While Elly used to be punished for playing sports as a child, he never gave up his love for it. As a result, he was able to acquire a degree in sport science and started coaching in 2013. Elly has discovered the power of football to bring people together, make the community safer and have a positive impact on children.

QUICK FACTS

Elly was educated to become a Peer Coach through Young Coaches from Kampala Kids League (KKL), sparking his passion for using football to change lives. As a fitness and football coach, Elly is able to share his love of the sport and its impact with more than 800 kids so far.

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ELLY MUHEREZA

Project: Uganda Follow-up (May/June 2017)

Parent Organisation: Kampala Kids League (KKL)

Born: 1989

Project Uganda | Facts
5
Peer Young Coaches
800
Benefiting Children

MY STORY

“I grew up in an extended family of around 60 people – my dad had 4 wives – all were very interested in sports, mostly in football. But, we were not allowed to play. Football was considered dangerous and a waste of time. Injuries and treatment was the biggest concern of my parents. Thus, going to play football in the neighbourhood, we would be punished to the worst extent. But in school I was always active in sports. I lived my passion even when I joined university on a government sponsorship for sport science. My love for sports made me achieve my degree and my dream of changing my parent’s perception of sport. Today, I am a football and fitness coach and they are proud of me and for what I do for our community. For example, I organise tournaments that bring people together. In communities, there are always some people using drugs or having differences. But they are put aside and people start to talk to each other thanks to these activities. They enjoy football, the competition and have fun and at the end of the day, football makes our community safe from such kind of behaviours.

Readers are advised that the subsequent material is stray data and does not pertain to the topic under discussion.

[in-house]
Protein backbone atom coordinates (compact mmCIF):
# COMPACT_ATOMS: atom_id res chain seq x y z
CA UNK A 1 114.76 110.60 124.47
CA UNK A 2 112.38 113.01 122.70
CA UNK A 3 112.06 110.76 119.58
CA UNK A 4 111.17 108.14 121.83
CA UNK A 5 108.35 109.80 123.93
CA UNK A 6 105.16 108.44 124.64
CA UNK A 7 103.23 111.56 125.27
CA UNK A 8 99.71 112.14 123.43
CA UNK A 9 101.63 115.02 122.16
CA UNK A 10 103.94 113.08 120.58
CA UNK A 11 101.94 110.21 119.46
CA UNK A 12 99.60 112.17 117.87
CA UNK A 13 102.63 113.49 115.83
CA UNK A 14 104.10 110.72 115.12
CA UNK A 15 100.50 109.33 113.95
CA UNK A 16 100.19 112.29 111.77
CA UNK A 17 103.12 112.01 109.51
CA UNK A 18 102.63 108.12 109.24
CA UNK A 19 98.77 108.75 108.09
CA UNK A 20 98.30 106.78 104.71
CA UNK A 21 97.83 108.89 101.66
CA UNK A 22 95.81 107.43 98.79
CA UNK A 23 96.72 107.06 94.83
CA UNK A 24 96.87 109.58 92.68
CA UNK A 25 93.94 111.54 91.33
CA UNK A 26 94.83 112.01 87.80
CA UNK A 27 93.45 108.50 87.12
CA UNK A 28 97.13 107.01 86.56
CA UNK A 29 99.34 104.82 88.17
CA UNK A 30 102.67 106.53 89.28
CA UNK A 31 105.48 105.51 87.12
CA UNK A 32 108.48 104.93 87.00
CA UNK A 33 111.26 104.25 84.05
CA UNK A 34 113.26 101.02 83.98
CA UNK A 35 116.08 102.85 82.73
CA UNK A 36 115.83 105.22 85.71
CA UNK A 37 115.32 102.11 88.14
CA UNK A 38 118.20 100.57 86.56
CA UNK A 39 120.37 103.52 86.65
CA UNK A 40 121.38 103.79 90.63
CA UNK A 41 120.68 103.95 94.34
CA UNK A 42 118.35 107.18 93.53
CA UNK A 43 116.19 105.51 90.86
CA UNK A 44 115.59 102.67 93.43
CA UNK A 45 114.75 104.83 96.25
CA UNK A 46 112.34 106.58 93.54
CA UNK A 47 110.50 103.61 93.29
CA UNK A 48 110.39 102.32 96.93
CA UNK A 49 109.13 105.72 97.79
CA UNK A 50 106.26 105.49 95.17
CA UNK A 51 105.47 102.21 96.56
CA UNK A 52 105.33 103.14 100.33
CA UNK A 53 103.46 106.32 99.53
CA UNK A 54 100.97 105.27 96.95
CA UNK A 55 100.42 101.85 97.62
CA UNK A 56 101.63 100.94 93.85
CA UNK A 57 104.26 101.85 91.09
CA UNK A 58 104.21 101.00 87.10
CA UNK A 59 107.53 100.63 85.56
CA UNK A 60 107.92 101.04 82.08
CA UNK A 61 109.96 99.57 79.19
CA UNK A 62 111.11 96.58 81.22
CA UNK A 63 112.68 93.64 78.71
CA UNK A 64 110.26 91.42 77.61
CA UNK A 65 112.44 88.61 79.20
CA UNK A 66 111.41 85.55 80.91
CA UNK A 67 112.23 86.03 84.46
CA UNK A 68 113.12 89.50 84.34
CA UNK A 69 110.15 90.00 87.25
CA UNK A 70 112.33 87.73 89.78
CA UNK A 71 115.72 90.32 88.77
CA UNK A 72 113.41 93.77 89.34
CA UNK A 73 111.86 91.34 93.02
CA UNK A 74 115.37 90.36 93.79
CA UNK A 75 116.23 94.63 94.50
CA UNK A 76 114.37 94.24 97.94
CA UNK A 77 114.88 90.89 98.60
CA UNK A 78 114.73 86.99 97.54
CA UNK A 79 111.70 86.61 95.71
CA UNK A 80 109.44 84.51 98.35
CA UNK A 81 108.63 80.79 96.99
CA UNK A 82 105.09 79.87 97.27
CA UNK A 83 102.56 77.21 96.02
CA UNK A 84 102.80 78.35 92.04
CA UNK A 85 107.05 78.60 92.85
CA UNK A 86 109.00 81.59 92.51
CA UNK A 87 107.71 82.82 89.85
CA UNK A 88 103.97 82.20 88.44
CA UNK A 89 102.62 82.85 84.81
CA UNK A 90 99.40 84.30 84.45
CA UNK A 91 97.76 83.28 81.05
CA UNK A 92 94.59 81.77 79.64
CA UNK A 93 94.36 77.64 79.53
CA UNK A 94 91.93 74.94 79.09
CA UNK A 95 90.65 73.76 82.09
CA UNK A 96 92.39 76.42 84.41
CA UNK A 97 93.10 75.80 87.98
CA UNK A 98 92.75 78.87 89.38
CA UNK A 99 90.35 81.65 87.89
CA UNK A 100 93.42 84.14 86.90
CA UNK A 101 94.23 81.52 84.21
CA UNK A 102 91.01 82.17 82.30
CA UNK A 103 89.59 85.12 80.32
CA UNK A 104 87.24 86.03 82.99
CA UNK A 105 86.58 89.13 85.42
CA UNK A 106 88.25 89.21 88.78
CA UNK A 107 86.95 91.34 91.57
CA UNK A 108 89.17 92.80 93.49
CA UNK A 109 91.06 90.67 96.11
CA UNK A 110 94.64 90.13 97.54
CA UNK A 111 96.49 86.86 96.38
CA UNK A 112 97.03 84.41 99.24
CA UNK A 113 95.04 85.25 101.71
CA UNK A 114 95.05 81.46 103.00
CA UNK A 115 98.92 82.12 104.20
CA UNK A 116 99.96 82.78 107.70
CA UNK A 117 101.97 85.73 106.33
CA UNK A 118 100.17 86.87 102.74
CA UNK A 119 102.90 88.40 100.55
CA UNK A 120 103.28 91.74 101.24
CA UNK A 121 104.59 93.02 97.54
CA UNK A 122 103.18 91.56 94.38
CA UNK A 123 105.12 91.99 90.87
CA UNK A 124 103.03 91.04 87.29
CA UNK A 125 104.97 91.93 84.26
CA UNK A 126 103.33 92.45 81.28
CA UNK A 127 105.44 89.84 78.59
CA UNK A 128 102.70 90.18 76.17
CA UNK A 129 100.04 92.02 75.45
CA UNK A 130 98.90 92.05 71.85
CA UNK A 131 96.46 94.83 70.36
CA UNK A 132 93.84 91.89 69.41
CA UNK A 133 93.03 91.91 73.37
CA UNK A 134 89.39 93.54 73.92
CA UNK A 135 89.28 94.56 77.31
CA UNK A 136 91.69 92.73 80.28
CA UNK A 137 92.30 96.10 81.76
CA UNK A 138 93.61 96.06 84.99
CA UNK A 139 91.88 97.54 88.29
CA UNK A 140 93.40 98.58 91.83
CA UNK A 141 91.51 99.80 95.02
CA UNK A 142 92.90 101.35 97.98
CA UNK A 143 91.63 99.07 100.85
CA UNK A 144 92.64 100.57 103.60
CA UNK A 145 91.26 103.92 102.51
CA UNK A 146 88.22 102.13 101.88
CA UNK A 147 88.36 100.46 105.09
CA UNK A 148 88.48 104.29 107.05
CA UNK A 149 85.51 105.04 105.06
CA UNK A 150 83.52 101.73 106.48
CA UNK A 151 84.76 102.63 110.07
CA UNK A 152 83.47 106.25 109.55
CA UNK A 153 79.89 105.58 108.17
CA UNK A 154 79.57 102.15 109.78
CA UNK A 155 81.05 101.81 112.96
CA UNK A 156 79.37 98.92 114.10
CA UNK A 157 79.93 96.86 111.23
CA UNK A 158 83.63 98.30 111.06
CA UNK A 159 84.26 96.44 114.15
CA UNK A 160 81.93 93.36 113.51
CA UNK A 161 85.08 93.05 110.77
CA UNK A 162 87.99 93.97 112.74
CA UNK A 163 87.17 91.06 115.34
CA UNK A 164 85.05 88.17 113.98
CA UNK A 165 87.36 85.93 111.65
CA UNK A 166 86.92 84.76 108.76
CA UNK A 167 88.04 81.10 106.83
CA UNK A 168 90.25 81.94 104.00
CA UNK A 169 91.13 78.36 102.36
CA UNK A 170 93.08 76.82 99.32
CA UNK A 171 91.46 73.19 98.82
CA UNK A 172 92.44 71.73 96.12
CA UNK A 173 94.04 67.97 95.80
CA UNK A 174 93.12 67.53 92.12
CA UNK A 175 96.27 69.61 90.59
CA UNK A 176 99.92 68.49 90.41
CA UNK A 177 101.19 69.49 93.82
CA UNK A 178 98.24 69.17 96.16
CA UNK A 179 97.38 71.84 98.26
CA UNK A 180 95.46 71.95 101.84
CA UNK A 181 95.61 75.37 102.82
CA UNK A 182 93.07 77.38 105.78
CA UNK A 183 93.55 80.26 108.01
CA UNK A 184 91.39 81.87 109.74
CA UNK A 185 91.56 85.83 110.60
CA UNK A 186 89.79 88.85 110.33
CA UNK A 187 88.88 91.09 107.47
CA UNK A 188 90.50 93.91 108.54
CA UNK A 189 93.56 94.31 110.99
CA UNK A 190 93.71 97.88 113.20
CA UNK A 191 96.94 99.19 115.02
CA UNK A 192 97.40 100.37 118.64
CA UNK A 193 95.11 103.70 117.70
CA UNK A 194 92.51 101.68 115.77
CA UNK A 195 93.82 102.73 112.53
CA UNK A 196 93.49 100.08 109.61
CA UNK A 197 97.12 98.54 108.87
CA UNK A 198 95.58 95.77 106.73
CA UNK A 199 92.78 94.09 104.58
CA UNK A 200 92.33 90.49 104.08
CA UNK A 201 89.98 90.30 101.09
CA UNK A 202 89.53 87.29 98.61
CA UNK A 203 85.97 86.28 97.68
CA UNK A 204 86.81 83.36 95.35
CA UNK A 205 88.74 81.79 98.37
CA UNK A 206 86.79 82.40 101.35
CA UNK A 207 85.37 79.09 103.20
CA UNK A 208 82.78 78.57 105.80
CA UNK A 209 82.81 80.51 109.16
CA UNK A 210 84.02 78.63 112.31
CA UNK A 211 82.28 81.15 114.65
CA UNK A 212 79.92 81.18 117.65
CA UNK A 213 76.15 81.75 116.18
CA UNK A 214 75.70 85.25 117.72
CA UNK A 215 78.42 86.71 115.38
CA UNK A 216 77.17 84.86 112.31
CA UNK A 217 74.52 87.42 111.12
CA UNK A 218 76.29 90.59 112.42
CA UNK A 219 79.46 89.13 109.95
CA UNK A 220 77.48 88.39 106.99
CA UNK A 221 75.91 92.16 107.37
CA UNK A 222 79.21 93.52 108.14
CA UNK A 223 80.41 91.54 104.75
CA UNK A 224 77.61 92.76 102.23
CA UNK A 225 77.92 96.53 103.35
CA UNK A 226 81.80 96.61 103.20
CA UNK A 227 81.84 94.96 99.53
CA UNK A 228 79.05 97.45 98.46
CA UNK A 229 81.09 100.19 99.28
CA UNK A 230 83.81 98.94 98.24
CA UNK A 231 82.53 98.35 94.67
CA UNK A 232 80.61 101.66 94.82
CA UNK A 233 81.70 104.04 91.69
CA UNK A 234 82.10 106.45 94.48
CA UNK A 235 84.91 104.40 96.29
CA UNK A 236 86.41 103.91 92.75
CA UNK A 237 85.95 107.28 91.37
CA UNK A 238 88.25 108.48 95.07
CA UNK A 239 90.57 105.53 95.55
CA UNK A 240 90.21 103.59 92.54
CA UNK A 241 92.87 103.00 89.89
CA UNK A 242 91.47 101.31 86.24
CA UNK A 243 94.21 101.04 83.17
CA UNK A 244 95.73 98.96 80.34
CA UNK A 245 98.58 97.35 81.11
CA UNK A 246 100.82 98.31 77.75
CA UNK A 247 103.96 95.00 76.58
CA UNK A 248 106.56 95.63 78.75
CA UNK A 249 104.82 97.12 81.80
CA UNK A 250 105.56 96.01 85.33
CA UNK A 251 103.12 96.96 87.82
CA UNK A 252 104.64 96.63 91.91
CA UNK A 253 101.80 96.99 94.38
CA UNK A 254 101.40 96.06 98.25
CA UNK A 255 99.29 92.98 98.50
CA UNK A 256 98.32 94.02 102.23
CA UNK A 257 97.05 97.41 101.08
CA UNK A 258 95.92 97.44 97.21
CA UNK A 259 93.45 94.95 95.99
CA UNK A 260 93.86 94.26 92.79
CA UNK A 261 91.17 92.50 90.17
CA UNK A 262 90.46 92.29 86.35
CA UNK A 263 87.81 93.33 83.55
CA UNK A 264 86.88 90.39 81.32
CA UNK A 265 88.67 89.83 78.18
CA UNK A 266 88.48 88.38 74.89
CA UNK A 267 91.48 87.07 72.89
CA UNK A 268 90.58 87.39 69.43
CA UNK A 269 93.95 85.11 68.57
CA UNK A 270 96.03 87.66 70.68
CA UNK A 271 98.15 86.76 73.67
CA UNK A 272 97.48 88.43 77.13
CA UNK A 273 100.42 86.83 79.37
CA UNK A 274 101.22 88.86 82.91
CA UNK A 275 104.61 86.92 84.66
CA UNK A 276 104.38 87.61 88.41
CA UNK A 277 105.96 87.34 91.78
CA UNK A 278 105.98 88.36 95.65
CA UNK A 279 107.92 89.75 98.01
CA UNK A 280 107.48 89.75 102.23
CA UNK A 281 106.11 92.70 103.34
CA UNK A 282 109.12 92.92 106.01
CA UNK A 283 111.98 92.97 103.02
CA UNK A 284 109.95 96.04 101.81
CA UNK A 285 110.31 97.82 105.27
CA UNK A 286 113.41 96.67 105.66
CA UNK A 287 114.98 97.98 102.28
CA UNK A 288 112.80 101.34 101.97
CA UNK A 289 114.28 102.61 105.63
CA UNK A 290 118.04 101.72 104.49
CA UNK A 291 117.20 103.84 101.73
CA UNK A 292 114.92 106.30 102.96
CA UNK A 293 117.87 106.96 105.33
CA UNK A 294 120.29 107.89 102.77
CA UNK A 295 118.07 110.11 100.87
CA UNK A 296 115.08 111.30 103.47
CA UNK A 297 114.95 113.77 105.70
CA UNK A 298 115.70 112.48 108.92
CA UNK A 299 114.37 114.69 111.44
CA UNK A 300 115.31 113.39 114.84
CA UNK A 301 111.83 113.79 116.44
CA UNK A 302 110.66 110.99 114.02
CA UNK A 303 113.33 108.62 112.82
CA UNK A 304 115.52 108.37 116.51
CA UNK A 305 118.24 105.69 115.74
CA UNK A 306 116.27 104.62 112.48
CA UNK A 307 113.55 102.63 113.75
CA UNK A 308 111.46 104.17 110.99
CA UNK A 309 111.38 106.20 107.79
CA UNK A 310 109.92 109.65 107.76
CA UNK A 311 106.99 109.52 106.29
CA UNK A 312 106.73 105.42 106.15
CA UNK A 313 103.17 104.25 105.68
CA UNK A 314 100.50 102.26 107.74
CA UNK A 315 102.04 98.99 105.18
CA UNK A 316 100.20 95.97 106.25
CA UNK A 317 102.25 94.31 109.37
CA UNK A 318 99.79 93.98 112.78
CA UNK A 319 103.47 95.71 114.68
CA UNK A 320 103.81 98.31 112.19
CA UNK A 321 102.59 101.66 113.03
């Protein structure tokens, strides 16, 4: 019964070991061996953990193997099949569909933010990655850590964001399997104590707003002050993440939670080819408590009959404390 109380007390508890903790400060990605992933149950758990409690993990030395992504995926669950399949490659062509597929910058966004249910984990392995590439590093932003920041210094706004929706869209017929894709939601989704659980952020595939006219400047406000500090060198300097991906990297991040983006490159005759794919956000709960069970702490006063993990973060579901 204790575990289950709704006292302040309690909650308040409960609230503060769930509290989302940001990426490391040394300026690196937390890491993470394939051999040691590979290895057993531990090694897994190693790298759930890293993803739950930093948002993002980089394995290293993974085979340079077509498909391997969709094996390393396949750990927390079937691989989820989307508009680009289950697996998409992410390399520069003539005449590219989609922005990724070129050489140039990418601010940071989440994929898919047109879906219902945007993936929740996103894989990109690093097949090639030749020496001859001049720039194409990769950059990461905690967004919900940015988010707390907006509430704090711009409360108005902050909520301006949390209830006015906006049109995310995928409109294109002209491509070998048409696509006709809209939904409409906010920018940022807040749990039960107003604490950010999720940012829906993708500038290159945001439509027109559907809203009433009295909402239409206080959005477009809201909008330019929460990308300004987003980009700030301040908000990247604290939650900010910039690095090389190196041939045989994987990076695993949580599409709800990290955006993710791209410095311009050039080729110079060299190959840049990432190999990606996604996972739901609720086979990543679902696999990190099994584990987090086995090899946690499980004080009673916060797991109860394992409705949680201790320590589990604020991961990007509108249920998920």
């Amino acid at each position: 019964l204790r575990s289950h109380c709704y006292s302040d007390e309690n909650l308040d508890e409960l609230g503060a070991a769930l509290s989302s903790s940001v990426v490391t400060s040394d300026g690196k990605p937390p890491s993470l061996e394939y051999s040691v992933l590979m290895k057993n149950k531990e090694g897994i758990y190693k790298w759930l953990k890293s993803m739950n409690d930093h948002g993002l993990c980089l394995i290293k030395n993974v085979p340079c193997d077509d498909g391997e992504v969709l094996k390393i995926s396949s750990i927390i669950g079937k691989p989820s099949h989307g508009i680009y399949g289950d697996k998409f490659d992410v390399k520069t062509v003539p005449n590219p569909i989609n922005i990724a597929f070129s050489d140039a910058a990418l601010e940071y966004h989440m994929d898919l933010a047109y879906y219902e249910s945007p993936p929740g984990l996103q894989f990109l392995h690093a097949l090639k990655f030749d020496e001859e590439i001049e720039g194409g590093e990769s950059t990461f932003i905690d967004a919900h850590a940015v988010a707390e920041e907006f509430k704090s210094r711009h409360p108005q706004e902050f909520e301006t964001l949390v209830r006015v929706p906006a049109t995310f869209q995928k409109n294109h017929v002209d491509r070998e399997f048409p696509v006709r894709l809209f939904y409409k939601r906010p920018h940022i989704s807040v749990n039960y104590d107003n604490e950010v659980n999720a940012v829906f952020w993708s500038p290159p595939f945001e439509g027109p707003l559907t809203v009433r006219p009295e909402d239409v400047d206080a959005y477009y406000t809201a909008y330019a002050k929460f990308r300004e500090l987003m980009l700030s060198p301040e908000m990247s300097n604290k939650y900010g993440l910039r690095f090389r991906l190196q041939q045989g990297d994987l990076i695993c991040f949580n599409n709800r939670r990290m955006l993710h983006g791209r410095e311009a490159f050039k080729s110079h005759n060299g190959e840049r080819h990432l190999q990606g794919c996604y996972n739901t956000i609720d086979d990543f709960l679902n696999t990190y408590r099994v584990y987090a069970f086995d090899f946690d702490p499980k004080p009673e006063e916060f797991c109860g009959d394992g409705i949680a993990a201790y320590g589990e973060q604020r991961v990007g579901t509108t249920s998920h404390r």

In 2013, I started coaching and joined Kampala Kids League where I learned from Young Coaches of the FCSA programme. This changed my coaching in many ways. I have improved my communication skills with the kids, I am more creative in terms of using equipment, I am more respectful of physical and mental differences and especially I gained so much love and appreciation for children. It’s like I am a father or the uncle of more than 10’000 children in Uganda.

As a child, I never got the chance to learn from anyone like a coach. But we know, when you are young, you need to have direction. That’s what I want to be, a coach that help kids develop their talent, and for the less privileged, to give them love, to show them you can be short of something but there is a ground where we are all equal. No matter what kind of family you come from, on the pitch we are all the same and speak the same language.”

GALLERY ELLY

Young Coaches

Our Young Coaches are community leaders and role models in less privileged societies. They commit themselves to support the children of their communities by conveying important social topics (conflict resolution, inclusion, HIV prevention, etc.) through football. Each of the Young Coaches represents a unique personal story.